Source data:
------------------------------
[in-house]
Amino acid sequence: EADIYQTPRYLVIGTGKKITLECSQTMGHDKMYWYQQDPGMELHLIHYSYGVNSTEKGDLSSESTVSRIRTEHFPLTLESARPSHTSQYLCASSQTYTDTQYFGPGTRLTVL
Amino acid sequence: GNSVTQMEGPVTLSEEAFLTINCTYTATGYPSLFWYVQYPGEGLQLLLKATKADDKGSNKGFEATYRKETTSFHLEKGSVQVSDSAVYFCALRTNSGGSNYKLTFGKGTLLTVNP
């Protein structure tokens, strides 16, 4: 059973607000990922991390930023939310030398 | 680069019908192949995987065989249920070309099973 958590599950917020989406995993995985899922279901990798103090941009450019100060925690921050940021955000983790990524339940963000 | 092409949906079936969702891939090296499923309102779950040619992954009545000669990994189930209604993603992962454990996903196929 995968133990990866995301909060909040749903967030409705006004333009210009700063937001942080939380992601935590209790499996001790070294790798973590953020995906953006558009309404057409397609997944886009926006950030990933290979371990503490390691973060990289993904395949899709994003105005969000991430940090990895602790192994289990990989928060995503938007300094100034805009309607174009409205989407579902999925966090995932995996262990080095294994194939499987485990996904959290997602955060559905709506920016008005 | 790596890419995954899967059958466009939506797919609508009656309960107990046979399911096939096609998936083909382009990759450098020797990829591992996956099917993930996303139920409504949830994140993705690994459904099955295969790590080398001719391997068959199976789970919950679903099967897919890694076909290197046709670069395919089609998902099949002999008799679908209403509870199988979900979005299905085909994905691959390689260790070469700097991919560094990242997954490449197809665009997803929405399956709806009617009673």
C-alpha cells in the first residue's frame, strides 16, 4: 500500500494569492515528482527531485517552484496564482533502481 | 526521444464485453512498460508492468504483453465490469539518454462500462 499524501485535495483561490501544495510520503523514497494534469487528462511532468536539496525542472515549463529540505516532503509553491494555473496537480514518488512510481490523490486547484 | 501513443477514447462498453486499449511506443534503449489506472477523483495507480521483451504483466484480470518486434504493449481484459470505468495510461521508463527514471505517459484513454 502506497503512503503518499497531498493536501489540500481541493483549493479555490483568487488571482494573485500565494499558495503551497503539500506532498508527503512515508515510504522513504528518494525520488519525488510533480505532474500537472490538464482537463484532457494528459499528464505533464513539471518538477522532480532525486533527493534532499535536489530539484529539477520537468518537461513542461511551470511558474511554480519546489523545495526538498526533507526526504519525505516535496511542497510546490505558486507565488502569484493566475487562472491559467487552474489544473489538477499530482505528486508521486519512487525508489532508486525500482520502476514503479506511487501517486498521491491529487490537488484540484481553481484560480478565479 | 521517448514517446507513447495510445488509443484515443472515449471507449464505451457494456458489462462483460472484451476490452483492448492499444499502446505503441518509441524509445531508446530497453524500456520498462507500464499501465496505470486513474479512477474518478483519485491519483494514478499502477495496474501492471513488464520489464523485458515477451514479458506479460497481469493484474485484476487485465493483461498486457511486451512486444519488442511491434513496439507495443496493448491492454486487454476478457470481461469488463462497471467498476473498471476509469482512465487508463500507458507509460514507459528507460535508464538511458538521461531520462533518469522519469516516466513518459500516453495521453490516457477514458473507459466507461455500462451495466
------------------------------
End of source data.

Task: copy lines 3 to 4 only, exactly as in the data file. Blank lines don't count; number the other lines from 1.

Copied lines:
Amino acid sequence: GNSVTQMEGPVTLSEEAFLTINCTYTATGYPSLFWYVQYPGEGLQLLLKATKADDKGSNKGFEATYRKETTSFHLEKGSVQVSDSAVYFCALRTNSGGSNYKLTFGKGTLLTVNP
């Protein structure tokens, strides 16, 4: 059973607000990922991390930023939310030398 | 680069019908192949995987065989249920070309099973 958590599950917020989406995993995985899922279901990798103090941009450019100060925690921050940021955000983790990524339940963000 | 092409949906079936969702891939090296499923309102779950040619992954009545000669990994189930209604993603992962454990996903196929 995968133990990866995301909060909040749903967030409705006004333009210009700063937001942080939380992601935590209790499996001790070294790798973590953020995906953006558009309404057409397609997944886009926006950030990933290979371990503490390691973060990289993904395949899709994003105005969000991430940090990895602790192994289990990989928060995503938007300094100034805009309607174009409205989407579902999925966090995932995996262990080095294994194939499987485990996904959290997602955060559905709506920016008005 | 790596890419995954899967059958466009939506797919609508009656309960107990046979399911096939096609998936083909382009990759450098020797990829591992996956099917993930996303139920409504949830994140993705690994459904099955295969790590080398001719391997068959199976789970919950679903099967897919890694076909290197046709670069395919089609998902099949002999008799679908209403509870199988979900979005299905085909994905691959390689260790070469700097991919560094990242997954490449197809665009997803929405399956709806009617009673």